We are here to help you reach your goal of being able to run a 5K injury and pain free.

We have an in depth knowledge of conditioning and injury prevention to help you run your first 5k.

To get started see below: Where to Start

For 5K Coaching: email us at fittec@me.com to start your individualized training program

We will ask you a series of questions and have you do some physical tests. We may even ask you to video tape your running form and take images of your feet.

We can set up a zoom meeting as well to make sure you are on the right track.

If you have time check out my Intro to 5K Youtube Video Below

Do not start this program without agreeing to the waiver (see waiver) and are cleared to exercise by going over a PAR Q (see PAR Q).

Where to Start: Follow these 6 Steps

First-Test your run endurance to determine your level and then work from there!

TEST YOURSELF: Run for as long as you can without stopping. Use that time to determine your Training Level Below. EXAMPLES: if you can run for 2 1/2 minutes start training at Level 6, if you can run for 8 minutes start training at level 10, etc. Do this level training 3 x for the first week. Each coming week try to do the next level. If you can not do that level repeat previous week's level. Download 5K Program Training Levels. See other 5K program

Third: Work on having the RIGHT Running Form

Feet should land directly under your body with every step

Steps should be quick, light, and even

No Bouncing

Move straight ahead, not much if any vertical displacement

Knee should be slightly flexed so that it can bend naturally on impact - absorbs impact.

Do not over stride

Do not heel strike

Ground contact should be mid foot toward ball of foot

Lift your knee high enough to get in front

If your lower leg (below the knee) extends out in front of your body your stride is too long. Do not heel strike

Drive right from ground contact to toe off using gluteal muscles. Think of your glutes as the prime muscles of propulsion.

Look straight ahead, keeping upper body loose, with arms bent swinging back strong with fist not clenched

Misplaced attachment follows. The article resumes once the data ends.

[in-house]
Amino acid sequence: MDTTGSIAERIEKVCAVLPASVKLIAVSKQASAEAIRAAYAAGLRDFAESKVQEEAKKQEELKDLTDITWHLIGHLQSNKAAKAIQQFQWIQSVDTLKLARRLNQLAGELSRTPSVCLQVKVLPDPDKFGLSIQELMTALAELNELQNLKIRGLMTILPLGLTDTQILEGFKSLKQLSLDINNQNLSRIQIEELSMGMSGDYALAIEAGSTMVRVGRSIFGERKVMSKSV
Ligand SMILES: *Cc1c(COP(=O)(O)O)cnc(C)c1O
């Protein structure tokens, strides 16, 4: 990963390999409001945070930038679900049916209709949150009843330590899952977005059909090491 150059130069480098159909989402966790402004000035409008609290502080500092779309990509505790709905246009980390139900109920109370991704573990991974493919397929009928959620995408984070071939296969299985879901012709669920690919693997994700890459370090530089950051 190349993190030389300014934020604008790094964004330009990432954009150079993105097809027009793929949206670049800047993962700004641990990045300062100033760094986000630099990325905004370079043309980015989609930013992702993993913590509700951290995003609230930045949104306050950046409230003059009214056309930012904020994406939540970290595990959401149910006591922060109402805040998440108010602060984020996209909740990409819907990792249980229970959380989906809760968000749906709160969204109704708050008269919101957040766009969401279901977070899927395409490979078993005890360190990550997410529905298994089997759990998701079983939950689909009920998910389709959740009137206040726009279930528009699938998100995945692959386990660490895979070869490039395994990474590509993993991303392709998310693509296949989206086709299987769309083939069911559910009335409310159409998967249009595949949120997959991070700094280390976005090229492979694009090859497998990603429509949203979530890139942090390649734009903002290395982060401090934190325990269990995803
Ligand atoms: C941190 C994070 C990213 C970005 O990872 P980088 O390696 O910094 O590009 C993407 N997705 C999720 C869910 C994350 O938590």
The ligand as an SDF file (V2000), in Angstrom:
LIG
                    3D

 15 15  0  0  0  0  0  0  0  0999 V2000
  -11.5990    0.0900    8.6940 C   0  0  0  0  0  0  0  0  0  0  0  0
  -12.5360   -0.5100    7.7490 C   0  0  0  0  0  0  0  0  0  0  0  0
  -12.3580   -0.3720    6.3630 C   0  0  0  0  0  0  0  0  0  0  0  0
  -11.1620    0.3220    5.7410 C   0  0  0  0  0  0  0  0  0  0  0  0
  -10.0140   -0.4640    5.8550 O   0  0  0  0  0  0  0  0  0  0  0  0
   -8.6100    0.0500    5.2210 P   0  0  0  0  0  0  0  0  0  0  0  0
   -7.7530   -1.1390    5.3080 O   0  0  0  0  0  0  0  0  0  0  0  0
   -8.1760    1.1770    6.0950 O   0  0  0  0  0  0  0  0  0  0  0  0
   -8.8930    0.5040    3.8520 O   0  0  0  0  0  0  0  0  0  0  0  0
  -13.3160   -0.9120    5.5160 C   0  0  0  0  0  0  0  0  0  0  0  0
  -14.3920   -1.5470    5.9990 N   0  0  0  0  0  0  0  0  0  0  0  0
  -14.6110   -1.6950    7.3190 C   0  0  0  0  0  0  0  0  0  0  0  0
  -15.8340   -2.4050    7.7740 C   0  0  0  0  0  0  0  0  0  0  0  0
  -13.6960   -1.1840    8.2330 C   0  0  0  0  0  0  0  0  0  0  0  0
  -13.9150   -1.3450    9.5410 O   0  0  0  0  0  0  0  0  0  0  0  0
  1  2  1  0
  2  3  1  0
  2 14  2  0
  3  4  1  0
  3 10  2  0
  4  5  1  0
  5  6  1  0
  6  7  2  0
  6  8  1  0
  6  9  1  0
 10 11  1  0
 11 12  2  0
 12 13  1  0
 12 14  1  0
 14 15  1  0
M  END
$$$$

See Great Youtube Video on Running Form

Fourth: Perform our Running Body Analysis to see if you need motion control shoes and if you are need of specific stretches and exercises to support your running.

5K Training & Run Coaching Program

Second: Run at the RIGHT Intensity

So how hard should you work when running? A lot of people use heart rate which is great, but everyones maximum heart rate is different so it is hard to give someone a range to work in if I am not working with them directly and have tested them.

Therefore, I suggest using RPE (rating of perceived exertion - see below) and the talk test instead of heart rate. When running your overall body sensation should be moderate to somewhat hard level (RPE of 4-6). That is where you can still talk, but it would be a short conversation. Measure your heart rate within the 4-6 RPE range and use that range as another way to monitor yourself.

Fifth: Based on the body analysis do supporting exercises and get the right shoes.

Download stretches

Download glute.core exercises

Download calf/shin exercises

Sixth: Listen to your body. Do not Run through pain - stop and walk. Remember to do what you can do. Do not worry how fast others are going. Repeat previous training weeks goals if new weeks goals were too much. Happy Running! Exercise should elevate health, not deflate it.